I hope this helps.


Sorry, I didn’t see your latest post before I wrote my last reply.

As far as sharing “what I do”. I enjoy the anonymity of this board, so I won’t get too specific. Here are some ID/MBA thoughts I’ve learned from personal experience:

  • I have tried to always work at small to medium sized corporations where you can wear many different hats - and get rewarded for it. If you work for a big company they will make you into either a design guy or an MBA guy. I like to do both. Stay away from being pigeon-holed.

  • Try to understand the job you are interviewing for, then spin your experience towards that direction. Having twin experiences (business & design) ensures you can please some of the people some of the time.

  • Understanding the underpinnings of the business world makes you a smarter designer. There are a lot of variables to a design that aren’t captured on the drawing board (metaphor):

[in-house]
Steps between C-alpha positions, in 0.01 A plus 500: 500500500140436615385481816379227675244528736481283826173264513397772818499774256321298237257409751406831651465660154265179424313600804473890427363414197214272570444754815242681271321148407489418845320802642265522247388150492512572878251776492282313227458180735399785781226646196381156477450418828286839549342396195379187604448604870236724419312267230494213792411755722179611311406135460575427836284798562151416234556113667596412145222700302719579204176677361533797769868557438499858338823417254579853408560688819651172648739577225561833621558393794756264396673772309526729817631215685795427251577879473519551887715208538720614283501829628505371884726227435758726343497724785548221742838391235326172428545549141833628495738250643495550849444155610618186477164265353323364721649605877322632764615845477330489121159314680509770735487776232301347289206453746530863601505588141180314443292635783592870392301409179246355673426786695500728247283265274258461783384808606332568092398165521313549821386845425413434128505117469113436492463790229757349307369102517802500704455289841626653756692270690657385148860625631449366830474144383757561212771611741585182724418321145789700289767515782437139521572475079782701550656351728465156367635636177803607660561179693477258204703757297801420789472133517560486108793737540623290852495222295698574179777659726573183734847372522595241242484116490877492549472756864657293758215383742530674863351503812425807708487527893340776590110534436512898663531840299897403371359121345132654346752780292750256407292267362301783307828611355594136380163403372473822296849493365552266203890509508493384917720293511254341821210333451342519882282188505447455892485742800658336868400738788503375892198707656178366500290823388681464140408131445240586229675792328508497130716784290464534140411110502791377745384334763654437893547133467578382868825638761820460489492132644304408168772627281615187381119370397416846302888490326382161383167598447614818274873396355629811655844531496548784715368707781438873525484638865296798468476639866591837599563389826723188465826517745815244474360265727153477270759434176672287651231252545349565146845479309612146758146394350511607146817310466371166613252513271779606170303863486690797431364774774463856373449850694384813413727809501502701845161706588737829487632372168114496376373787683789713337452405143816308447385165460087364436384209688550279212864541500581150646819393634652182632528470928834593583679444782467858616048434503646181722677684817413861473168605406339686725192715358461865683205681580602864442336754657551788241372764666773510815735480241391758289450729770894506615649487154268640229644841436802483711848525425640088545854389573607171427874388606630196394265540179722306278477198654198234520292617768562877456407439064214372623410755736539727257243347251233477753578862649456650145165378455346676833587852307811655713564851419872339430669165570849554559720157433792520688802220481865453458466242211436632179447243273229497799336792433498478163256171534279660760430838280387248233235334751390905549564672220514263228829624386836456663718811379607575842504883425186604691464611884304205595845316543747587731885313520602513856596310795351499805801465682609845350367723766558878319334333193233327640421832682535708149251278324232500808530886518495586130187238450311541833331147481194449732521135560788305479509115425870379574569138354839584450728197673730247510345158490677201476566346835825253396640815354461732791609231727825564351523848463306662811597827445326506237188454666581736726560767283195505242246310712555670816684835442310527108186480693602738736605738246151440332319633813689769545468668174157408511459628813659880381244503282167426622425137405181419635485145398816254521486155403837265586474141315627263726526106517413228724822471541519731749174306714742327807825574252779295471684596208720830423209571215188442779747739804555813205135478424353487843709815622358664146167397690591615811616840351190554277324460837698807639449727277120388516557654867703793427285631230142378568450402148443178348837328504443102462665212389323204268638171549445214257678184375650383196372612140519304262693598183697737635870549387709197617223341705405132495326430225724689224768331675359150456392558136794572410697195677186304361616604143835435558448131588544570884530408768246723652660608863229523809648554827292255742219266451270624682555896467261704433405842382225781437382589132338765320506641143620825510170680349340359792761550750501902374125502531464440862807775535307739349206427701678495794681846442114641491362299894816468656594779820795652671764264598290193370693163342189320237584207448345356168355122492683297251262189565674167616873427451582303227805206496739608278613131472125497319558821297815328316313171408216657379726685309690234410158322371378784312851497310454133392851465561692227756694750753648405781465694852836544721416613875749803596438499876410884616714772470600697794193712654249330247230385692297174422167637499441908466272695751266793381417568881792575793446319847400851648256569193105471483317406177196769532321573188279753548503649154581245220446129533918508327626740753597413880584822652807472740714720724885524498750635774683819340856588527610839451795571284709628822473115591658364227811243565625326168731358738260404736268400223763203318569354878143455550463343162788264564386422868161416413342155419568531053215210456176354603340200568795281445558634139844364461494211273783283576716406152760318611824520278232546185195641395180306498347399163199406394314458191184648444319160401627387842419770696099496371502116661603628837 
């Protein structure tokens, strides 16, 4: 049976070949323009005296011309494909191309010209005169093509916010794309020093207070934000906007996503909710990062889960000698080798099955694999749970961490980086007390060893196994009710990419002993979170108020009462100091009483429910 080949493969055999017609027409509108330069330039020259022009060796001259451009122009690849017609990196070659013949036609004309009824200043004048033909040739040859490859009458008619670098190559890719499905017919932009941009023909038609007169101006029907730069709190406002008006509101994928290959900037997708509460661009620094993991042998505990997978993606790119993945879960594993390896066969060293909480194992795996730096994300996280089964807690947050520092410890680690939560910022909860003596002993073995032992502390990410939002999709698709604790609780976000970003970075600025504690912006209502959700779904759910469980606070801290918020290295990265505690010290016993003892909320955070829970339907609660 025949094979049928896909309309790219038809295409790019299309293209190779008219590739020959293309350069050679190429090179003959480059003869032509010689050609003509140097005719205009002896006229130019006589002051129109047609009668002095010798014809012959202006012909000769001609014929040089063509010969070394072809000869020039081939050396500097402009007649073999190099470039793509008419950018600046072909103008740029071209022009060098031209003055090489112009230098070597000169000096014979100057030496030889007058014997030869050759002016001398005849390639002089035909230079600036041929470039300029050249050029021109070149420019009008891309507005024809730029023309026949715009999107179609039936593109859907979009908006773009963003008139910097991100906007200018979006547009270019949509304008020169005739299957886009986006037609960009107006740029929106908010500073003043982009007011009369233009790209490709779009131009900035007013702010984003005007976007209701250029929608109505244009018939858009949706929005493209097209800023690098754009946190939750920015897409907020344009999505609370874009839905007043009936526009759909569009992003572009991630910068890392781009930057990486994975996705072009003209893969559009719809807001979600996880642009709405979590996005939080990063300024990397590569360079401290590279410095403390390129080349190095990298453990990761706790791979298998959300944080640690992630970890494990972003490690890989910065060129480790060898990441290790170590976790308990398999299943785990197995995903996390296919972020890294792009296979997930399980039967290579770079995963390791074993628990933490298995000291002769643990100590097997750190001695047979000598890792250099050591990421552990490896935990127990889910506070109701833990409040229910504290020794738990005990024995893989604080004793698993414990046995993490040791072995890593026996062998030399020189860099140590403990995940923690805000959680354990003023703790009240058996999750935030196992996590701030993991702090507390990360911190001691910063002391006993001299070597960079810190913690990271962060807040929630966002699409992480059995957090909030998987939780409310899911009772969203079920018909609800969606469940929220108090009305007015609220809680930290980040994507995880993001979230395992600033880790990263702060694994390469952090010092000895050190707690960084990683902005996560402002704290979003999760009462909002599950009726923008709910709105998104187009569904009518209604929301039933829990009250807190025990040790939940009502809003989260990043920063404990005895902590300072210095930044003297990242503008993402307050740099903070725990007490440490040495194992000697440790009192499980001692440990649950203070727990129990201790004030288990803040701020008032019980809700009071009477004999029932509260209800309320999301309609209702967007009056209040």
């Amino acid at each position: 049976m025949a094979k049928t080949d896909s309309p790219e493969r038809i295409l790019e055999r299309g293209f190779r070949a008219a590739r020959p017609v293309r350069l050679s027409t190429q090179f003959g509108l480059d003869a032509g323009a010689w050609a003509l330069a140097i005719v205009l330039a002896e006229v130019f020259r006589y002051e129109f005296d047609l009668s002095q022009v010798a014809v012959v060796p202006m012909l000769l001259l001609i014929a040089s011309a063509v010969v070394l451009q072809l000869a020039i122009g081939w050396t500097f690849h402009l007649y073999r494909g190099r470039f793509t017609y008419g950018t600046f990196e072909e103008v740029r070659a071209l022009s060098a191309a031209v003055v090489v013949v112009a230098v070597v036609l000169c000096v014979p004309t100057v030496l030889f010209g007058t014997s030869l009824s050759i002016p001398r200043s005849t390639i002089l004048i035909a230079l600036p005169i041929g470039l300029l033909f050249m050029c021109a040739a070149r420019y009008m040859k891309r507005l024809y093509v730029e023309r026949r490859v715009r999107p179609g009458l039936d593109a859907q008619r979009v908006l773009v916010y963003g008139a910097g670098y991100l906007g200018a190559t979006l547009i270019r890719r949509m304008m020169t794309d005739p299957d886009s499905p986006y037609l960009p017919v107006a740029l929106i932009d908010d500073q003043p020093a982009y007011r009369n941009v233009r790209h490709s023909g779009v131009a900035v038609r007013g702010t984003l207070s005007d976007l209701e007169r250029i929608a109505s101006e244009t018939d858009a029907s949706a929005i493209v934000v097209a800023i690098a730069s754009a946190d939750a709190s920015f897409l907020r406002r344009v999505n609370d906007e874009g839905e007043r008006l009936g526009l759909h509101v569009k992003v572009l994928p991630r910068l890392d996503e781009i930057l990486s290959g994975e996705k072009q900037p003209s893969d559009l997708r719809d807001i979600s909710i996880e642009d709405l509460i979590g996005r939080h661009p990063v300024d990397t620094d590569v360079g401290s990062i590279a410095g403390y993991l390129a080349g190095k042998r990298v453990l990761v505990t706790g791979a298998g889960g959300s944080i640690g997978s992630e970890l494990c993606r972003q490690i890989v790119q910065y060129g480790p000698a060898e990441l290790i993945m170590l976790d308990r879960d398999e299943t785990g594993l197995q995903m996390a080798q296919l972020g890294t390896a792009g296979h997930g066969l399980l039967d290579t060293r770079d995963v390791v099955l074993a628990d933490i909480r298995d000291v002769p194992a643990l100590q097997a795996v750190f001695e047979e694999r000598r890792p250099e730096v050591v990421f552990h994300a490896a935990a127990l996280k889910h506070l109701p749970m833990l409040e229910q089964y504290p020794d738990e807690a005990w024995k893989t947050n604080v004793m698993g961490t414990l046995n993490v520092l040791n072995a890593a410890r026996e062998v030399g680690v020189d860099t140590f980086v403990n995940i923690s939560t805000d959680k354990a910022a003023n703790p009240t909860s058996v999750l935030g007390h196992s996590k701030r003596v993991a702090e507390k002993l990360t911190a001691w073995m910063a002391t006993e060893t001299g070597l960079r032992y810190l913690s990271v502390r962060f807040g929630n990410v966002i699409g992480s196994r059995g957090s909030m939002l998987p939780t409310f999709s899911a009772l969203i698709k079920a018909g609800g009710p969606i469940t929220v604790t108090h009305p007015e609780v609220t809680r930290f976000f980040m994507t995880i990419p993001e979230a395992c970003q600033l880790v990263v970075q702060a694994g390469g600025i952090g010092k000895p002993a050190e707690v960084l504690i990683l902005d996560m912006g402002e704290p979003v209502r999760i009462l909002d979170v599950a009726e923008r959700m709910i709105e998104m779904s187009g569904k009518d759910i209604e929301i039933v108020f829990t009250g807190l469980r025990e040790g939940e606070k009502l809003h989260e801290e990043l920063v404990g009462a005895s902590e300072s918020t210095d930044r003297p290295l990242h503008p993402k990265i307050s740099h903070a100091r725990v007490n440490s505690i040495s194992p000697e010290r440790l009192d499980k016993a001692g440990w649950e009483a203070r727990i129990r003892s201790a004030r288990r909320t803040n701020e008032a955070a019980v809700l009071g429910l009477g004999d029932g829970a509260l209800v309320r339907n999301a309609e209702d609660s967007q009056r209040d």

• Market conditions (how crowded is the competition?)

  • Profit margin and capital requirements?

  • Duty rates and ADD complications

  • I could go on forever…

  • I never do the same thing two days in a row. I like that. I work at a company where I design the products, manage their engineering, develop the costing model, then personally go sell the products to Target and Wal-Mart. How cool is that? The dream job for a control freak. Of course every company has it’s warts, and mine is no different. You just need to weigh the good against the bad and determine if there’s a better job elsewhere. Today the answer is no. That may change tomorrow.

There is a guy I know who did a dual degree, Master of Design and an MBA together.

Here are some details about him,

While you were out: changes in the global design industry is the intro

and a followup of what he’s doing now at Motorola here

“All innovation is done in Europe” – we get that a lot here. Please go and bitch in the USA DESIGN CRAP topic instead.

I don’t know about England, but DeWalt Germany only does hammers. It’s designed and made in Germany, that’s all they do over there.

Many of the designs are done in Towson. The planers, the sanders, the routers, the radio, the impact wrench, the drills, the saws and just about everything else. Even some made just for the European market. Don’t challenge me either, I spent some good time there.